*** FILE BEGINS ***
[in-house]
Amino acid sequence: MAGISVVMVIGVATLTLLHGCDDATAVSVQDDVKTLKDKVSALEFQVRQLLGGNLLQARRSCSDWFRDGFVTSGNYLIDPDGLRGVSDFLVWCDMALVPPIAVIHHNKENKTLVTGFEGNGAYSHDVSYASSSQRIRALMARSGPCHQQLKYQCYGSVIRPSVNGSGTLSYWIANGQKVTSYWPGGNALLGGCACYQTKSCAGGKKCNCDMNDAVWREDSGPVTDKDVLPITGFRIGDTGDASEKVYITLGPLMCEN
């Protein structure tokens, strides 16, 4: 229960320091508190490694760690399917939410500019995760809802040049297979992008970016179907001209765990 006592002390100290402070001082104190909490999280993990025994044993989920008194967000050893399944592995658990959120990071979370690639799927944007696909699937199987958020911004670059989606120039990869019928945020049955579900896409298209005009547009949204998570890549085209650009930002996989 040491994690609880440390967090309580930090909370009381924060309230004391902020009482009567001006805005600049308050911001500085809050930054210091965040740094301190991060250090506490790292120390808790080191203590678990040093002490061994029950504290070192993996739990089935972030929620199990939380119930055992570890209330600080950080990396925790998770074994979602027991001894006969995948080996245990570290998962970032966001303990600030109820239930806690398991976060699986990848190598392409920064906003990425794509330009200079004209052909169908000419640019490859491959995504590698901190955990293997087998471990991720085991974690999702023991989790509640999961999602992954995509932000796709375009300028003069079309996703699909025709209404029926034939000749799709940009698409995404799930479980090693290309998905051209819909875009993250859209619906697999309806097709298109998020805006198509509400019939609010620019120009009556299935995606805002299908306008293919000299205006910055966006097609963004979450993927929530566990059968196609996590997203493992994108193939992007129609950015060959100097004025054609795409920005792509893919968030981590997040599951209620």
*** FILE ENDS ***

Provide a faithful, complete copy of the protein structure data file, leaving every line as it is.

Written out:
[in-house]
Amino acid sequence: MAGISVVMVIGVATLTLLHGCDDATAVSVQDDVKTLKDKVSALEFQVRQLLGGNLLQARRSCSDWFRDGFVTSGNYLIDPDGLRGVSDFLVWCDMALVPPIAVIHHNKENKTLVTGFEGNGAYSHDVSYASSSQRIRALMARSGPCHQQLKYQCYGSVIRPSVNGSGTLSYWIANGQKVTSYWPGGNALLGGCACYQTKSCAGGKKCNCDMNDAVWREDSGPVTDKDVLPITGFRIGDTGDASEKVYITLGPLMCEN
């Protein structure tokens, strides 16, 4: 229960320091508190490694760690399917939410500019995760809802040049297979992008970016179907001209765990 006592002390100290402070001082104190909490999280993990025994044993989920008194967000050893399944592995658990959120990071979370690639799927944007696909699937199987958020911004670059989606120039990869019928945020049955579900896409298209005009547009949204998570890549085209650009930002996989 040491994690609880440390967090309580930090909370009381924060309230004391902020009482009567001006805005600049308050911001500085809050930054210091965040740094301190991060250090506490790292120390808790080191203590678990040093002490061994029950504290070192993996739990089935972030929620199990939380119930055992570890209330600080950080990396925790998770074994979602027991001894006969995948080996245990570290998962970032966001303990600030109820239930806690398991976060699986990848190598392409920064906003990425794509330009200079004209052909169908000419640019490859491959995504590698901190955990293997087998471990991720085991974690999702023991989790509640999961999602992954995509932000796709375009300028003069079309996703699909025709209404029926034939000749799709940009698409995404799930479980090693290309998905051209819909875009993250859209619906697999309806097709298109998020805006198509509400019939609010620019120009009556299935995606805002299908306008293919000299205006910055966006097609963004979450993927929530566990059968196609996590997203493992994108193939992007129609950015060959100097004025054609795409920005792509893919968030981590997040599951209620």